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Stakeholders ‘shocked’ by drop in exports to Iraq despite recent deals

Unexpected outcome attributed to ‘inability of Jordanian products to compete with alternatives’

By Maram Kayed - Sep 09,2019 - Last updated at Sep 09,2019

AMMAN — Exports to Iraq are down by almost 11 per cent compared with the same period last year, contrary to the expectations of Jordan’s trade and export sector, which expected recent agreements between the two countries to revive commercial exchange.

According to numbers provided by the Department of Statistics, the first half of this year witnessed a 10.6 decline in exports to neighbouring Iraq, valued at JD21.6 million.

The decline comes as a “shock” to Jordan’s projections, as phrased by Amman Chamber of Trade member Sultan Allan.

“After signing numerous agreements with Iraq, not only in the goods sector but also in the transport, construction and energy sectors, this outcome was not expected,” he said in a phone interview with The Jordan Times on Monday.

In February of last year, Jordan signed agreements with Iraq to exempt more than 334 Jordanian goods from taxes, in addition to other measures that followed the reopening of the Karameh-Turaibil border crossing between the two countries, such as the cancelling of the back-to-back truck loading process and replacing it with the door-to-door freight transport agreement.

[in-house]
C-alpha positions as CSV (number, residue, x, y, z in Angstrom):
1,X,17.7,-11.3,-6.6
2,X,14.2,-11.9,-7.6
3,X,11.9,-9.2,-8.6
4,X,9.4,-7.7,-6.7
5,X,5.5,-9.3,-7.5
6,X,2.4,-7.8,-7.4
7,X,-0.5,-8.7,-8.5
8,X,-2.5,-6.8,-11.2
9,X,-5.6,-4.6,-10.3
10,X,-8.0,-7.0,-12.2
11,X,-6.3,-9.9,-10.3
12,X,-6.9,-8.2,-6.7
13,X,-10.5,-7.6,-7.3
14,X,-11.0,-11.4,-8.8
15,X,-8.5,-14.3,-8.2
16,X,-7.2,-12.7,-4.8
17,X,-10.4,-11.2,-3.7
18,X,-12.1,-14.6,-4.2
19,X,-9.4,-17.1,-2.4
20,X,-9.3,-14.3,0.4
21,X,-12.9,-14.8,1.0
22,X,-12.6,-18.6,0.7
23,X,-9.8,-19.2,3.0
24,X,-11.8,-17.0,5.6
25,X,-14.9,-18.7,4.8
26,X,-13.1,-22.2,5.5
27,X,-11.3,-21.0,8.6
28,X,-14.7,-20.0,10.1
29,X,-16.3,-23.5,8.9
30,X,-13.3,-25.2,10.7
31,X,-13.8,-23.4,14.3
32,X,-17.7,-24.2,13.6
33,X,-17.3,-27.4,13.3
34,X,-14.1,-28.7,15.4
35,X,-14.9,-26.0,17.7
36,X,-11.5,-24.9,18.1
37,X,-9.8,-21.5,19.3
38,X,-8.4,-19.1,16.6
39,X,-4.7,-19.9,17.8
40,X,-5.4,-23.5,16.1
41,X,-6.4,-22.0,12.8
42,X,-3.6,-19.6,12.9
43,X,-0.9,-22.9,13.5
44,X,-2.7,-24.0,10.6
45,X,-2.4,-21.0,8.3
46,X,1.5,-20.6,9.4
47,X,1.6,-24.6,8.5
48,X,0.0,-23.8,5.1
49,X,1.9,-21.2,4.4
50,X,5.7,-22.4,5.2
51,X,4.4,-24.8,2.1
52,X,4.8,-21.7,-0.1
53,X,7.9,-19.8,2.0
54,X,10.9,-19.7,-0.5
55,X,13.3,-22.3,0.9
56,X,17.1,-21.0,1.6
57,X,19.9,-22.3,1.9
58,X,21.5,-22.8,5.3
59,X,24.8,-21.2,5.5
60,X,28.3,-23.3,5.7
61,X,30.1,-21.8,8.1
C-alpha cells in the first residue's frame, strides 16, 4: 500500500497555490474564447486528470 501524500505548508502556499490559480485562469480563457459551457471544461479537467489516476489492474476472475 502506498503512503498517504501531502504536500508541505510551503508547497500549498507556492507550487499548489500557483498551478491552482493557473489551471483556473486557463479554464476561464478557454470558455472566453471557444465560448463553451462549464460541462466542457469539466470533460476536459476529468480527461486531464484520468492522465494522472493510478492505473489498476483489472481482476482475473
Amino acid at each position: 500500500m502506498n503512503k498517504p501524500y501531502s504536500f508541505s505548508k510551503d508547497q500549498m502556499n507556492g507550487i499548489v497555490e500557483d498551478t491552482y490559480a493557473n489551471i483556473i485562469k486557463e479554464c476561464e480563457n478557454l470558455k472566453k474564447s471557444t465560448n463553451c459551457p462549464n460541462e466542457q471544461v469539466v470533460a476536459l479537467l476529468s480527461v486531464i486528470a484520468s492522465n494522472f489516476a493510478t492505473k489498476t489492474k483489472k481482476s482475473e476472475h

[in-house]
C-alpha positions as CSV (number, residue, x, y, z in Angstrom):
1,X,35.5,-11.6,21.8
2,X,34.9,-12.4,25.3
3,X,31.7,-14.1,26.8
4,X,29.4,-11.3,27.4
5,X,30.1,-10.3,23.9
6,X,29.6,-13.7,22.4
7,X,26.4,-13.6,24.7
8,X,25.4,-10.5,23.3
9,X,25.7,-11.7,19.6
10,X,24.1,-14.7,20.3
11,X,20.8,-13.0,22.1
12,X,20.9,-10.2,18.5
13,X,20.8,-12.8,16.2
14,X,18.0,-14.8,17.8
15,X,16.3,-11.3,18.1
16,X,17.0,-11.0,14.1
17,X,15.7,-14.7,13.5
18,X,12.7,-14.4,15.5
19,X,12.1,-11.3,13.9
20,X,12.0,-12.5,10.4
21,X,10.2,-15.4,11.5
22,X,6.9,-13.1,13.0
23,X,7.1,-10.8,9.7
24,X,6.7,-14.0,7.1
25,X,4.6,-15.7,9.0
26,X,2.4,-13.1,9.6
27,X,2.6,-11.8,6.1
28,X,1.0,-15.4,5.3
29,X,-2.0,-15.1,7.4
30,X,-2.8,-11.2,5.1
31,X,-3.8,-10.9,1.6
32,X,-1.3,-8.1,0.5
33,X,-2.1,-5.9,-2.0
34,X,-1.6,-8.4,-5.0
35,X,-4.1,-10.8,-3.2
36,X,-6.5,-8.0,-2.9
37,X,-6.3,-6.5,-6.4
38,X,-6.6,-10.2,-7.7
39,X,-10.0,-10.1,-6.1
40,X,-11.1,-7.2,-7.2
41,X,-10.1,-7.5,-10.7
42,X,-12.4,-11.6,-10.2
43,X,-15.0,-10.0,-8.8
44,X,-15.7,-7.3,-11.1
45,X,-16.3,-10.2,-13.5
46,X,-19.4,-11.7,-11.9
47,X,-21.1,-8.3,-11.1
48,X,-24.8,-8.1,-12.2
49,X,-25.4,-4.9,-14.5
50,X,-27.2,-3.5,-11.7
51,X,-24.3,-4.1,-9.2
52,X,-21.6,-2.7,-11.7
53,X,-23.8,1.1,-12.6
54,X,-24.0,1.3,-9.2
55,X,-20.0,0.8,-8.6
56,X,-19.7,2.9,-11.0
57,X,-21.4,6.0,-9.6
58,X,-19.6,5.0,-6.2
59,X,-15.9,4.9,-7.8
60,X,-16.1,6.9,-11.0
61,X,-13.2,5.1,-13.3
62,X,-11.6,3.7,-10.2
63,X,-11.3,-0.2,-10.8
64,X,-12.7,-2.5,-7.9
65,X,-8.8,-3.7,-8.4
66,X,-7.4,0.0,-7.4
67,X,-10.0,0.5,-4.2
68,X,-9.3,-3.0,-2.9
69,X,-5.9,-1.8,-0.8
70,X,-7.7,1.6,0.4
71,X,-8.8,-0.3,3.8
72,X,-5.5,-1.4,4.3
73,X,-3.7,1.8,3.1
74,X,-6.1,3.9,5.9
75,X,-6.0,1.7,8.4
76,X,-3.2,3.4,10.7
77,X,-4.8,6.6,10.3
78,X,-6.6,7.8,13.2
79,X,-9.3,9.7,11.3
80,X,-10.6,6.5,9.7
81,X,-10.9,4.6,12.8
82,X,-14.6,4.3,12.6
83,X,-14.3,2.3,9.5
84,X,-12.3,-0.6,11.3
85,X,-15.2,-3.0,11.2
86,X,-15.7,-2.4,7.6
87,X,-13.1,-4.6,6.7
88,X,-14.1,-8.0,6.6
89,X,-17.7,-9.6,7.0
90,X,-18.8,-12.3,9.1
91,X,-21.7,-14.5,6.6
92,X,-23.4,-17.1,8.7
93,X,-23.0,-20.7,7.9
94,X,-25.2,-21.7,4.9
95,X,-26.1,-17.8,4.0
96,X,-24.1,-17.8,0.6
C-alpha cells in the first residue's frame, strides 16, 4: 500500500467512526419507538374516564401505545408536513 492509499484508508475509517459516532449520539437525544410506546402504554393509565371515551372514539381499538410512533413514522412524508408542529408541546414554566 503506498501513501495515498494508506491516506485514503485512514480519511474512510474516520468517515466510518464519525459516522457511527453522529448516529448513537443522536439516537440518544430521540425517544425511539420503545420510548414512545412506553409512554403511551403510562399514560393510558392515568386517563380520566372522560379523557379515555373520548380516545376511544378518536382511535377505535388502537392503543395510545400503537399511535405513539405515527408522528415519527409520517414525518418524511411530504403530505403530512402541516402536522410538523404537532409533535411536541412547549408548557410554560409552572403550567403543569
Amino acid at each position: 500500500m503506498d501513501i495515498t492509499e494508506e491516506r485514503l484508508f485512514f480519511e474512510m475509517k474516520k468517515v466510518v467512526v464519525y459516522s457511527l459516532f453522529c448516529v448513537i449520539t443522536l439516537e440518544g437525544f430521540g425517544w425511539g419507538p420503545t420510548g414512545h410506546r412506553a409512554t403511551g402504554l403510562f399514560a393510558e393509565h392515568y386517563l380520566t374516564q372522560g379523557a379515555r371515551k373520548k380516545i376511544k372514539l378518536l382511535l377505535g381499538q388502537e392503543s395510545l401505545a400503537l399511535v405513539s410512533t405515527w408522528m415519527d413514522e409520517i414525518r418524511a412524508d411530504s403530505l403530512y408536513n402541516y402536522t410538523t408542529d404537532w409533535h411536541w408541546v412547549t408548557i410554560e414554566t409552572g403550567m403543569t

After his visit to Iraq last year, Prime Minister Omar Razzaz and senior Jordanian officials expressed their optimism for what they called “a new era” for Jordanian-Iraqi relations back then.

“The agreements, the visits, the promises, the hope — they were all indicators for success, which is why it is so disappointing to see a decline rather than the expected high rise,” continued Allan.

 

The “unexpected outcome” has been attributed to the “inability of the Jordanian products to compete with its regional alternatives — not in quality but in production costs,” as put by Irbid Chamber of Industry member Zuhair Taani.

“Iraq is trying to rebuild its economy after years of war and destruction — to do that they will look for what is best for them. Jordan cannot provide them with the cheapest options because of our own struggles with the cost of production and industry. Unless we reduce our costs, we will not benefit from those agreements,” he concluded.

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